BBC Proms 2016 / 37: BBC National Orchestra of Wales perform Brahms Symphony No. 4

I combined a long walk to Greenwich and back with listening back to last night’s Prom.

The sun was bright but the air, especially in the shade was cool and refreshing. I managed a respectable average of 17 minutes per mile. Sweat poured down my neck at central Blackheath. A state of mild euphoria was reached somewhere in Greenwich Park. Total walk 8 miles. Completed in 2 hours 33 minutes.  I will be thin again.

Last night’s Prom was 2 hours 30 minutes and its contents made it the perfect companion to my walk.

First, an entertaining discovery – Walton’s Partita. A hugely accessible and entertaining three-movement curtain raiser that had some members of BBC NOW’s string section feeling slightly under pressure.  The premiere of Huw Watkins cello concerto composed for his brother Paul wasn’t quite as absorbing as I thought it might be. It wasn’t difficult to listen to but, at the same time, I did notice that my mind wandered just a little.

It may be the case that I was gearing up for the interval feature. There was a time when Radio 3 used to produce quirky but rich content as an interval ‘escape’ for listeners. The Twenty Minutes strand sometimes picked up on a theme in the concert, had a direct link to the programme or in some cases, went off at a complete tangent. I rather liked them, a short extended radio package that could surprise and delight.

Now, the interval feature is always a discussion from the Proms Extra pre-performance talk pre-recorded an hour or so before the concert. Sometimes they’re really informative. Last night’s Proms Extra on Brahms 4th symphony was an event with a special significance. Robert ‘Bob’ Samuel joined Laura Tunbridge and presenter Martin Handley.

Bob was one of my tutors at university. He either taught me music harmony or musicology, I can’t remember which. What I do recall was how Bob, along with Alain Frogley, Roger Bray, Denis McCaldin, and a tall fusty-smelling man who taught me keyboard harmony whose name I can’t quite recall, were the dream team undergraduate music degree lecturers – a rare combination of skill, passion, experience, and knowledge in every single one.

I hadn’t heard Bob’s voice for 25 years or so. We’ve connected on Facebook but never met. I used to think I could recall his voice from my undergraduate days, but the voice that spoke knowledgeably of Brahms and Schumann playing chess came as a surprise. Far deeper than my memory recalls, though I recognised the enthusiasm for his subject, the ocassional turn of phrase and the love of detail.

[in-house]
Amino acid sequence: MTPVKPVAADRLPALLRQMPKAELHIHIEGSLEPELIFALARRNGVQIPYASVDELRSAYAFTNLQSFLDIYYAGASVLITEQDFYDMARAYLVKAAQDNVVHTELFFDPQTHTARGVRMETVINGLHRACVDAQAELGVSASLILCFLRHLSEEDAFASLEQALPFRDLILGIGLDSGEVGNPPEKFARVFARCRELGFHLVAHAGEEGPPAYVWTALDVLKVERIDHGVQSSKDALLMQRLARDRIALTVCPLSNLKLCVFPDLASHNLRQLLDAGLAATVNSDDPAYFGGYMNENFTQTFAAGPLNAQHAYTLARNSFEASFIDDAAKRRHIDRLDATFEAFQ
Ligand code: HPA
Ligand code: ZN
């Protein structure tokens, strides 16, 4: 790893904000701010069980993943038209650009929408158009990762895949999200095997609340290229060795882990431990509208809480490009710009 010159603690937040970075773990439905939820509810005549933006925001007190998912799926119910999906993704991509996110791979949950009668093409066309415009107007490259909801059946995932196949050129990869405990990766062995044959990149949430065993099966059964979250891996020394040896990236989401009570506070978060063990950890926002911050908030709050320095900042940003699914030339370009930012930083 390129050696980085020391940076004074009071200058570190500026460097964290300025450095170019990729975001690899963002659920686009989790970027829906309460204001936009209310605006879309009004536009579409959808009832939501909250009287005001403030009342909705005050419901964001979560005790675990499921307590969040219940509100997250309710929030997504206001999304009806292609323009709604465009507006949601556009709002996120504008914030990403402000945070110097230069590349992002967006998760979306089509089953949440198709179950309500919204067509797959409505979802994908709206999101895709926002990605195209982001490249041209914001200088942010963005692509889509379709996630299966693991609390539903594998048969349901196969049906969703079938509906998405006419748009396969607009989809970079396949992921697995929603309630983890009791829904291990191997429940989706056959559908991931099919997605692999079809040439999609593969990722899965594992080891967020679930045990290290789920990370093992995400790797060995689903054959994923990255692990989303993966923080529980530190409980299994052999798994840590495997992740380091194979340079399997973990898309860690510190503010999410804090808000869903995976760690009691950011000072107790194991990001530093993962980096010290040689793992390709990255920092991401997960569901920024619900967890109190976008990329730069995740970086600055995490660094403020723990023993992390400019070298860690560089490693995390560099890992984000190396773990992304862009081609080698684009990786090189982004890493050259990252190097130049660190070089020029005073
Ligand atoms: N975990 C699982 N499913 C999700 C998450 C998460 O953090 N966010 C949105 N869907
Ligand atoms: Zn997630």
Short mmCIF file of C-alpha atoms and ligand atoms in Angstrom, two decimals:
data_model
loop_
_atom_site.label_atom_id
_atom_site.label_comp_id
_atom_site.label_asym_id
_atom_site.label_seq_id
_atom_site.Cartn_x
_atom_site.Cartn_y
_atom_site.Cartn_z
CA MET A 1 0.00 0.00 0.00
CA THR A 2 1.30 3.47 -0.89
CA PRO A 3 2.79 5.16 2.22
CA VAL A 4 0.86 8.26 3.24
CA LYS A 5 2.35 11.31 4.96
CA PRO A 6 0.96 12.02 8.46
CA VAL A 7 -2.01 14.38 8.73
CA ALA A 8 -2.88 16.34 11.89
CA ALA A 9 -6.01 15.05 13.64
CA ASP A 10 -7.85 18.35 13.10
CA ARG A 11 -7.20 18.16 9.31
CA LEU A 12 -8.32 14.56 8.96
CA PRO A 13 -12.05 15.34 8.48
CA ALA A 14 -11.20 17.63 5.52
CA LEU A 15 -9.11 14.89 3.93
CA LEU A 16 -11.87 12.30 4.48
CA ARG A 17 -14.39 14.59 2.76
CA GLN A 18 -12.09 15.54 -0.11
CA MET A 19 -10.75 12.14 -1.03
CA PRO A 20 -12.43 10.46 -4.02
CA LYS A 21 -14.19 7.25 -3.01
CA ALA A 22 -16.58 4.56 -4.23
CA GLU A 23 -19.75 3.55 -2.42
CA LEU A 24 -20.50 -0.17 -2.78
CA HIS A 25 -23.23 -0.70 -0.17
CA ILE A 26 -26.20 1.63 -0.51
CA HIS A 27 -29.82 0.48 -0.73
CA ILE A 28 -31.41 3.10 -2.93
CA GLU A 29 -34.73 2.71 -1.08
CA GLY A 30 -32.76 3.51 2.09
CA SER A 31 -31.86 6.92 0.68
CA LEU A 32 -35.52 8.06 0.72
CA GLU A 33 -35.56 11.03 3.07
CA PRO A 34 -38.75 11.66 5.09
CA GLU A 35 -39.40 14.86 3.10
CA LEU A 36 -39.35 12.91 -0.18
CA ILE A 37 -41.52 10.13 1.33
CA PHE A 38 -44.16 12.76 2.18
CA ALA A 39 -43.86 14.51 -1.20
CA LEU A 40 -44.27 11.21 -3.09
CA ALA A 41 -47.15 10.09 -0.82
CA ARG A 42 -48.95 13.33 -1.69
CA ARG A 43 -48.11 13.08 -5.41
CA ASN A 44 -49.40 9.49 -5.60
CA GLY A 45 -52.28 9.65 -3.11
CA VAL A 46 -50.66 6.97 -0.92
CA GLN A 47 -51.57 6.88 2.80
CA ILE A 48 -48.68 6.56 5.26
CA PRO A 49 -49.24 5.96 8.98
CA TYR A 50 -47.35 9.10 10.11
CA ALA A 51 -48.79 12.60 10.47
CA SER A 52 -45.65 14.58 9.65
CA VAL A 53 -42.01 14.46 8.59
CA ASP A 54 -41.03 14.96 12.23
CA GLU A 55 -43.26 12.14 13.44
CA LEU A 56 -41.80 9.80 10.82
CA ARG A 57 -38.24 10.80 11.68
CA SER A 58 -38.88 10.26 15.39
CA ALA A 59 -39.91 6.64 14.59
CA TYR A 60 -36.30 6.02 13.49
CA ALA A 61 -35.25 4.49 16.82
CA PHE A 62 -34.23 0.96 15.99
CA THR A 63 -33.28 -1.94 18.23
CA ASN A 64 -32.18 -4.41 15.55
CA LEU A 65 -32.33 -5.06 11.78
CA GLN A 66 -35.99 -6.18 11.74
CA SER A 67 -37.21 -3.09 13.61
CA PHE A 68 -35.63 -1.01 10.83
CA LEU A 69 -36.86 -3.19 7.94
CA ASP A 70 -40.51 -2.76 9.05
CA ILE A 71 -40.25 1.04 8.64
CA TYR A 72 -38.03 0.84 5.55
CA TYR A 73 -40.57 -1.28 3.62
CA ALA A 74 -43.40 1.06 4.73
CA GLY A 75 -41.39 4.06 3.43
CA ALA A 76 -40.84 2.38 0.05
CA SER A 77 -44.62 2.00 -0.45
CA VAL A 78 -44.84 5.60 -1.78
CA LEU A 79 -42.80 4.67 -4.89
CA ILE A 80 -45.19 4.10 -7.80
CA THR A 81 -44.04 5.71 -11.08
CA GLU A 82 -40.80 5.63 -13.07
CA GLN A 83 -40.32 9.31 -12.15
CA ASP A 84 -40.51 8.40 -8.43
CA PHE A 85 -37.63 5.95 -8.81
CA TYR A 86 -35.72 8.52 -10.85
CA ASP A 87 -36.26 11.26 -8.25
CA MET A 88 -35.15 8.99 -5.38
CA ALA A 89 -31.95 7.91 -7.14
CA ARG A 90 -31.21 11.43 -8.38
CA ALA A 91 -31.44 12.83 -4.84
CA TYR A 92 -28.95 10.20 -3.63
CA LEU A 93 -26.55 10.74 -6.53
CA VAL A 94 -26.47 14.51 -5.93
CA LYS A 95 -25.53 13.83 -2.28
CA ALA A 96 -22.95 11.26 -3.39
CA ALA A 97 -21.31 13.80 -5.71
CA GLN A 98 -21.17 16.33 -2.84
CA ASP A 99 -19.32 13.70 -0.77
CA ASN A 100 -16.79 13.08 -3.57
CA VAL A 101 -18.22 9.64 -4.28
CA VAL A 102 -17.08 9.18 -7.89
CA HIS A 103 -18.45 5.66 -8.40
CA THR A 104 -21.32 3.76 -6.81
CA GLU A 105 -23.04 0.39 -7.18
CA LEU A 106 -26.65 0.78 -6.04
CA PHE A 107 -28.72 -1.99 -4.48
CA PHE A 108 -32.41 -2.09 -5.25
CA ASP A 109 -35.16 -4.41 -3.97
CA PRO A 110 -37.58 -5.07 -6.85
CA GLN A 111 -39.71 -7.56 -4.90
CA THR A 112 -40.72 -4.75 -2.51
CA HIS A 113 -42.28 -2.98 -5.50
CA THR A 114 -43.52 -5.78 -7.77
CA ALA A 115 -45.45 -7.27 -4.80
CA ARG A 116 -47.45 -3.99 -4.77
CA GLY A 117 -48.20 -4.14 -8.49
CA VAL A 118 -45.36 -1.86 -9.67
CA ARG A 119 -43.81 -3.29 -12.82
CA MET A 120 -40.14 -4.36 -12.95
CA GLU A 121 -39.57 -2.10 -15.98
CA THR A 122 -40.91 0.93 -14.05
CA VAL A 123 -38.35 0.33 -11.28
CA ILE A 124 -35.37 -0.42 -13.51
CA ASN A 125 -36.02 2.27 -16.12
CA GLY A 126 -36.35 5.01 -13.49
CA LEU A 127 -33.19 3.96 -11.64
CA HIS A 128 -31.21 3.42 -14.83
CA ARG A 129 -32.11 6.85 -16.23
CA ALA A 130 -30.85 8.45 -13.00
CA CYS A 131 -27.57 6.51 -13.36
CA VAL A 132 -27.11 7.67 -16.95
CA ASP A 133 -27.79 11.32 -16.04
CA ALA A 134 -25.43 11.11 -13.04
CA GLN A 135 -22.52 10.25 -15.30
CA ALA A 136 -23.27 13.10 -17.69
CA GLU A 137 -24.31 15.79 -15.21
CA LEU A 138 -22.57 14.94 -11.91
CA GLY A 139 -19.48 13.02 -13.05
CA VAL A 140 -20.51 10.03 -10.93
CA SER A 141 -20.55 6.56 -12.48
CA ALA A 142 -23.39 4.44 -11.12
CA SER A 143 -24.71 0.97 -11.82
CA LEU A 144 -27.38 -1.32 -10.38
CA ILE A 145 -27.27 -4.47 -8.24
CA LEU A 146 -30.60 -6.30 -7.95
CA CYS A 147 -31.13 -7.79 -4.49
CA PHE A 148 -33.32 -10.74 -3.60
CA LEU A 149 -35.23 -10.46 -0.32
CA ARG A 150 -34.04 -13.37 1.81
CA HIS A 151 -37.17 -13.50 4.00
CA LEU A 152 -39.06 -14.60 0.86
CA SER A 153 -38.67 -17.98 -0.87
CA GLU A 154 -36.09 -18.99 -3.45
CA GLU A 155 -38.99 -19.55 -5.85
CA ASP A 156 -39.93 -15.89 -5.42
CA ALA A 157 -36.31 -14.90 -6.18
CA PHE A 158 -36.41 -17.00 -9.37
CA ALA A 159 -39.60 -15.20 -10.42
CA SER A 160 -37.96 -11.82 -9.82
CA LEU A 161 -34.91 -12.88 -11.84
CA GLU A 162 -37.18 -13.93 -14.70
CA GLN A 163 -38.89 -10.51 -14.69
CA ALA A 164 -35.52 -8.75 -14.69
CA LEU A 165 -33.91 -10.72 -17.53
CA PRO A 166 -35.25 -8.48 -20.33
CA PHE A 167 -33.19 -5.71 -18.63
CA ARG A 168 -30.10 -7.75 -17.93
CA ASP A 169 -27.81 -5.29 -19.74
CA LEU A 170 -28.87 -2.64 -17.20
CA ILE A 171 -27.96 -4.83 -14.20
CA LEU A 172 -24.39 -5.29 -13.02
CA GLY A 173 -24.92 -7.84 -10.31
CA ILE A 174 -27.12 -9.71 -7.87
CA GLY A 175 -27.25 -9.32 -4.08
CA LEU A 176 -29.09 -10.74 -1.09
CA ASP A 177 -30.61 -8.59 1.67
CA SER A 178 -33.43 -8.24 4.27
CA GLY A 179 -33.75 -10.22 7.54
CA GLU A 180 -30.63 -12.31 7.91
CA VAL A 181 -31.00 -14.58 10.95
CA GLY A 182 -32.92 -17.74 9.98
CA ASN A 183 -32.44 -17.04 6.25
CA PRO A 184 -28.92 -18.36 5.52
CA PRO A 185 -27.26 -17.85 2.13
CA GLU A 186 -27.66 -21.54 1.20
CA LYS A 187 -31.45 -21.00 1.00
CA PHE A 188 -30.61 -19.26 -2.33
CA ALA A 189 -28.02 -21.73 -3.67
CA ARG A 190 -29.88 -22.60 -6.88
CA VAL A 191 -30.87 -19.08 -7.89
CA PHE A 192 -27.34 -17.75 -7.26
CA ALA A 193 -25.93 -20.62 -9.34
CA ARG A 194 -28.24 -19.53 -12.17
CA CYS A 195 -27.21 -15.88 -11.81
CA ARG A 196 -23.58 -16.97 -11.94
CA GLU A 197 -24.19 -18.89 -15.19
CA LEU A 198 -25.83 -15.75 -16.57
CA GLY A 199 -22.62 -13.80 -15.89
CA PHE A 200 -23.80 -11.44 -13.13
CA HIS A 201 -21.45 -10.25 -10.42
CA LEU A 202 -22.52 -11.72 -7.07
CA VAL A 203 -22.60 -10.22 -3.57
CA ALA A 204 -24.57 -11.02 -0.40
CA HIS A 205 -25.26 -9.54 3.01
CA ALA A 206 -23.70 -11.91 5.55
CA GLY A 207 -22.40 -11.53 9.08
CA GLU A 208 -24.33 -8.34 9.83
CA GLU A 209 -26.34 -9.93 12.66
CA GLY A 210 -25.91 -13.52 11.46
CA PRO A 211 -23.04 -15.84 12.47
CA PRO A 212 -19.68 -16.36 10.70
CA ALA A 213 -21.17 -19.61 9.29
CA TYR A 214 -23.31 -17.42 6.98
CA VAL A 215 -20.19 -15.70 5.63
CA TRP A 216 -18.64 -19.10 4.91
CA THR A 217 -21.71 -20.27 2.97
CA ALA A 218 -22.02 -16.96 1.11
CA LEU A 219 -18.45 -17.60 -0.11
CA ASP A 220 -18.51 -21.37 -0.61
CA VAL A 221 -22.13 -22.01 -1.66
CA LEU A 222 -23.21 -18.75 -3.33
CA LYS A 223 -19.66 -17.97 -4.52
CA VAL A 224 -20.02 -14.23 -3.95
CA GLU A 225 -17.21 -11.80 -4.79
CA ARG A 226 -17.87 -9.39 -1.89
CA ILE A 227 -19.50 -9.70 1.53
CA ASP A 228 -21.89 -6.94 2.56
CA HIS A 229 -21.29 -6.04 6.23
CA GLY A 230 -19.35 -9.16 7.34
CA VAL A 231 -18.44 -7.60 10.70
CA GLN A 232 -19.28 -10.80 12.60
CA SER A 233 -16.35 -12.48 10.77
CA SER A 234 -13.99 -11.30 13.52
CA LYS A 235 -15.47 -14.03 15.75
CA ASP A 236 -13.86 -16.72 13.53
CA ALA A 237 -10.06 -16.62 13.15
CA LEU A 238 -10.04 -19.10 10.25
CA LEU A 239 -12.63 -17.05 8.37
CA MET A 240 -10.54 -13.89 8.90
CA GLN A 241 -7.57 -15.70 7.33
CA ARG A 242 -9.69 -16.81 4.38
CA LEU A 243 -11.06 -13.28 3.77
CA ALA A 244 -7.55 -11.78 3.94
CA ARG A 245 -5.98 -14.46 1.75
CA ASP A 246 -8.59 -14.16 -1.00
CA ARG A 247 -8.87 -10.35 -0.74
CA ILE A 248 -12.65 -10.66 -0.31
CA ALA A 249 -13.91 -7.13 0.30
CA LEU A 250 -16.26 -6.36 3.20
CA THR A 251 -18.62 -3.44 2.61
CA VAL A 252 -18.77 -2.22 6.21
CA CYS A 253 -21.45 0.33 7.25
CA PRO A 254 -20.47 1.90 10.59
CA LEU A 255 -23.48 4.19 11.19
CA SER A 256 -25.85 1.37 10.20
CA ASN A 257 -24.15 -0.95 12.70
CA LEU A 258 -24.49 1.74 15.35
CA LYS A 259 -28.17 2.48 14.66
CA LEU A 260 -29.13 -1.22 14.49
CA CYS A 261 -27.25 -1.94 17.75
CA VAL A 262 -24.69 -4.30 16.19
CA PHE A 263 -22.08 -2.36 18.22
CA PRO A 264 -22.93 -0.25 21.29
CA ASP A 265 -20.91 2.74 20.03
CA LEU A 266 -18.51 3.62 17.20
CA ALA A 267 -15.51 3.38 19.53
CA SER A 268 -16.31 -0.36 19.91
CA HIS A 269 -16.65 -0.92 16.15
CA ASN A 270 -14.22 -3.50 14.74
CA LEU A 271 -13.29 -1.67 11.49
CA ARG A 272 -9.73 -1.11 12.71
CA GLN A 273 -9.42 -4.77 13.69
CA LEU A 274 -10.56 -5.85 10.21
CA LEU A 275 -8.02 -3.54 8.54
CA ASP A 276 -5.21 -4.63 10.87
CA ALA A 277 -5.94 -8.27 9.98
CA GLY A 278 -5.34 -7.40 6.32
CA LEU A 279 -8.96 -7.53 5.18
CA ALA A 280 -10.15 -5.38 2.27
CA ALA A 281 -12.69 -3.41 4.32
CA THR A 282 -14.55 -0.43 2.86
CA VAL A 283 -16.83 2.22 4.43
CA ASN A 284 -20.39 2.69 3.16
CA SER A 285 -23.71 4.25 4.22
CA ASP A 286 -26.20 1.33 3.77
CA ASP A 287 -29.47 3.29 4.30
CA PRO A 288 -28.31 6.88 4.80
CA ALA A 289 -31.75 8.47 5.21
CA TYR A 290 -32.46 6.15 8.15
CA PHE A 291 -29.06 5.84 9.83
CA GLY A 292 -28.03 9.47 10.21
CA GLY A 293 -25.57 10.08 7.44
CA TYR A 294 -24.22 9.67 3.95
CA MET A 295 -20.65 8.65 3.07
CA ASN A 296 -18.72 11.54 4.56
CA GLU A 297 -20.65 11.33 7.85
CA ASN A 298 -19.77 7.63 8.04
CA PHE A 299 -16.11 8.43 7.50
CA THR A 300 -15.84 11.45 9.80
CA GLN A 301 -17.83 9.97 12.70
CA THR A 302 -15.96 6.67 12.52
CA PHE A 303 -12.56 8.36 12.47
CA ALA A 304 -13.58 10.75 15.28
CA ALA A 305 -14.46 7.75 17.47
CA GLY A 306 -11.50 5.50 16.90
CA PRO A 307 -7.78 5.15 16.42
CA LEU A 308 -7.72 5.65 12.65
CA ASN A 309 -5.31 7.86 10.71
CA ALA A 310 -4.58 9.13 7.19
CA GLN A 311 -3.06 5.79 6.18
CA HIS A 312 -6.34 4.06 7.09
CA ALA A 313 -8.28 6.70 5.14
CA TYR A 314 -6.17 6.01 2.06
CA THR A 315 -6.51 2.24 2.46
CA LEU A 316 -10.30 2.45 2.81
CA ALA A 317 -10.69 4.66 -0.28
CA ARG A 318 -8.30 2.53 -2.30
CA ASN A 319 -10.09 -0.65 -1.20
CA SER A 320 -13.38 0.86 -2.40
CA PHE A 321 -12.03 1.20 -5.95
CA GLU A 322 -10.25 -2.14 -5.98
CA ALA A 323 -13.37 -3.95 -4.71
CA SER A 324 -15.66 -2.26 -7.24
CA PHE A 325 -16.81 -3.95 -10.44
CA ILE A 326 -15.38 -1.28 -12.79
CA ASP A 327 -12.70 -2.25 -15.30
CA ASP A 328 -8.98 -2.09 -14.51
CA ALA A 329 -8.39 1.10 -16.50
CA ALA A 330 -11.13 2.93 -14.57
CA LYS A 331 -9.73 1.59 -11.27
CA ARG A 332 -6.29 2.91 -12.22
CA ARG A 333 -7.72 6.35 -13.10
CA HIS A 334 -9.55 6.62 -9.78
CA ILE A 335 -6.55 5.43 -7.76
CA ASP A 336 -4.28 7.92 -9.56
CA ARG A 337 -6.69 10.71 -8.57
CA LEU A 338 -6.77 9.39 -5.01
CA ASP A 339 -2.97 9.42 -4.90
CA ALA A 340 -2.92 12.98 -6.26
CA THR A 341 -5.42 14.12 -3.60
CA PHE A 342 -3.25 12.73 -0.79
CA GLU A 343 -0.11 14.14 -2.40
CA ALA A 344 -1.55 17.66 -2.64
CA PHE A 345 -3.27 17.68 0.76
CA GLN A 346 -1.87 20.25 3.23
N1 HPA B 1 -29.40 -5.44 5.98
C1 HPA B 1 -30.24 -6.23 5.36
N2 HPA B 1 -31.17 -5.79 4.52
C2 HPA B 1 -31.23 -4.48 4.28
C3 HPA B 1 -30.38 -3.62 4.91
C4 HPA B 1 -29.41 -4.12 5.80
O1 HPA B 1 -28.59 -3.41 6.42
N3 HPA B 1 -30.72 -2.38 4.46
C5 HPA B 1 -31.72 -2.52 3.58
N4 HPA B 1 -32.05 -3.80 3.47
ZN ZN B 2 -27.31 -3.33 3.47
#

It got me thinking about something I’ve often wondered: if I feel an appetite for the subject, why am I not going further with it and studying masters? The answer might be that I’m not entirely clear whether it would be of any use. Would it be worth the investment in time and how would I apply it in the future? What doors would it open?

Brahms 4 is a special piece. Rich and complex, there are rapturous almost modern depictions of pastoral landscapes with many of the hints of academia I appreciate in Brahms’ music. I don’t know exactly what those characteristics are – perhaps the broad brushes from a rich legato string section? But, they hasten the approaching autumn and the new school year. Brahms’ music never fails to satisfy. It doesn’t so much heal, rather than nourish. In that respect Brahms is quite close in musical effect on the soul as JS Bach is. Brahms is just a lot more German about it.

More importantly perhaps, it was the BBC National Orchestra of Wales’ performance which stood out once again. The second consecutive night at the Royal Albert Hall and their final London appearance of this Proms season, the band has continued to go from strength to strength in recent years. I’ve always walked away from one of their concerts surprised.

Of all of the Corporation’s orchestras, I often wonder whether BBC NOW has to work harder at its UK-wide and global reputation. I’m not entirely sure why. It might be because in recent years their name has been associated with Doctor Who and other large-scale dramas, not in itself a negative thing on their CV, but in my conscientiousness it’s their TV work they’re known for before the more orthodox orchestral repertoire. One is not better or worse than the other, of course. If anything, the sign of a healthy orchestra in terms of finances and reach is surely that it covers lots of ground and reaches a variety of different audience groups.

For me, it’s when I hear them play with the kind of steeliness and grit of the kind I’ve heard over the last two Proms this season that I get to feeling really proud of them (odd given that I have nothing to do with them). Performances with them feel harder fought as a result. Brahms 4 was no exception. This performance bears closer scrutiny and repeat listens.

Comments

comments

Leave a Reply

Your email address will not be published. Required fields are marked *

This site uses Akismet to reduce spam. Learn how your comment data is processed.